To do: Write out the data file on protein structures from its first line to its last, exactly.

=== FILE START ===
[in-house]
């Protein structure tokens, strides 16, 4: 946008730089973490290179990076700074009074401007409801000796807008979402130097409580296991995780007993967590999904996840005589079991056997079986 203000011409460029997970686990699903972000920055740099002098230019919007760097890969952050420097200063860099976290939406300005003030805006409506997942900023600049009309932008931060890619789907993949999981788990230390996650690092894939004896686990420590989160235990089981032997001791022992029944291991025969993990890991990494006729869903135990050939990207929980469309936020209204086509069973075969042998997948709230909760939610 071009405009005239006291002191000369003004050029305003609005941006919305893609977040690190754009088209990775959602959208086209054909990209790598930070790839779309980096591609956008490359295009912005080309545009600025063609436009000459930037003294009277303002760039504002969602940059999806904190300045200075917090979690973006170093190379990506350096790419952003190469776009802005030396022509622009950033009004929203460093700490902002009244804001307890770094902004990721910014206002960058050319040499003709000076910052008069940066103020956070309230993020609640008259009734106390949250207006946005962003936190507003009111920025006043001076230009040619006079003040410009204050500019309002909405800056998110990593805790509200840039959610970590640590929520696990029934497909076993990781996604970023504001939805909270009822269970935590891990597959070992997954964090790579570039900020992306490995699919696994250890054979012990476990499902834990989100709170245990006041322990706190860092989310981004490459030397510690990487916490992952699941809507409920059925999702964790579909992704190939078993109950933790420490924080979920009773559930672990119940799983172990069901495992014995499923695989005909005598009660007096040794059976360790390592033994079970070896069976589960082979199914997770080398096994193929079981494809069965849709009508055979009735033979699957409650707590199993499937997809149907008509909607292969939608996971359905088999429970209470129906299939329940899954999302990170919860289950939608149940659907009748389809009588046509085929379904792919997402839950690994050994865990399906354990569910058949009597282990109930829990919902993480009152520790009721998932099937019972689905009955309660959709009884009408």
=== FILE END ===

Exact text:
[in-house]
């Protein structure tokens, strides 16, 4: 946008730089973490290179990076700074009074401007409801000796807008979402130097409580296991995780007993967590999904996840005589079991056997079986 203000011409460029997970686990699903972000920055740099002098230019919007760097890969952050420097200063860099976290939406300005003030805006409506997942900023600049009309932008931060890619789907993949999981788990230390996650690092894939004896686990420590989160235990089981032997001791022992029944291991025969993990890991990494006729869903135990050939990207929980469309936020209204086509069973075969042998997948709230909760939610 071009405009005239006291002191000369003004050029305003609005941006919305893609977040690190754009088209990775959602959208086209054909990209790598930070790839779309980096591609956008490359295009912005080309545009600025063609436009000459930037003294009277303002760039504002969602940059999806904190300045200075917090979690973006170093190379990506350096790419952003190469776009802005030396022509622009950033009004929203460093700490902002009244804001307890770094902004990721910014206002960058050319040499003709000076910052008069940066103020956070309230993020609640008259009734106390949250207006946005962003936190507003009111920025006043001076230009040619006079003040410009204050500019309002909405800056998110990593805790509200840039959610970590640590929520696990029934497909076993990781996604970023504001939805909270009822269970935590891990597959070992997954964090790579570039900020992306490995699919696994250890054979012990476990499902834990989100709170245990006041322990706190860092989310981004490459030397510690990487916490992952699941809507409920059925999702964790579909992704190939078993109950933790420490924080979920009773559930672990119940799983172990069901495992014995499923695989005909005598009660007096040794059976360790390592033994079970070896069976589960082979199914997770080398096994193929079981494809069965849709009508055979009735033979699957409650707590199993499937997809149907008509909607292969939608996971359905088999429970209470129906299939329940899954999302990170919860289950939608149940659907009748389809009588046509085929379904792919997402839950690994050994865990399906354990569910058949009597282990109930829990919902993480009152520790009721998932099937019972689905009955309660959709009884009408």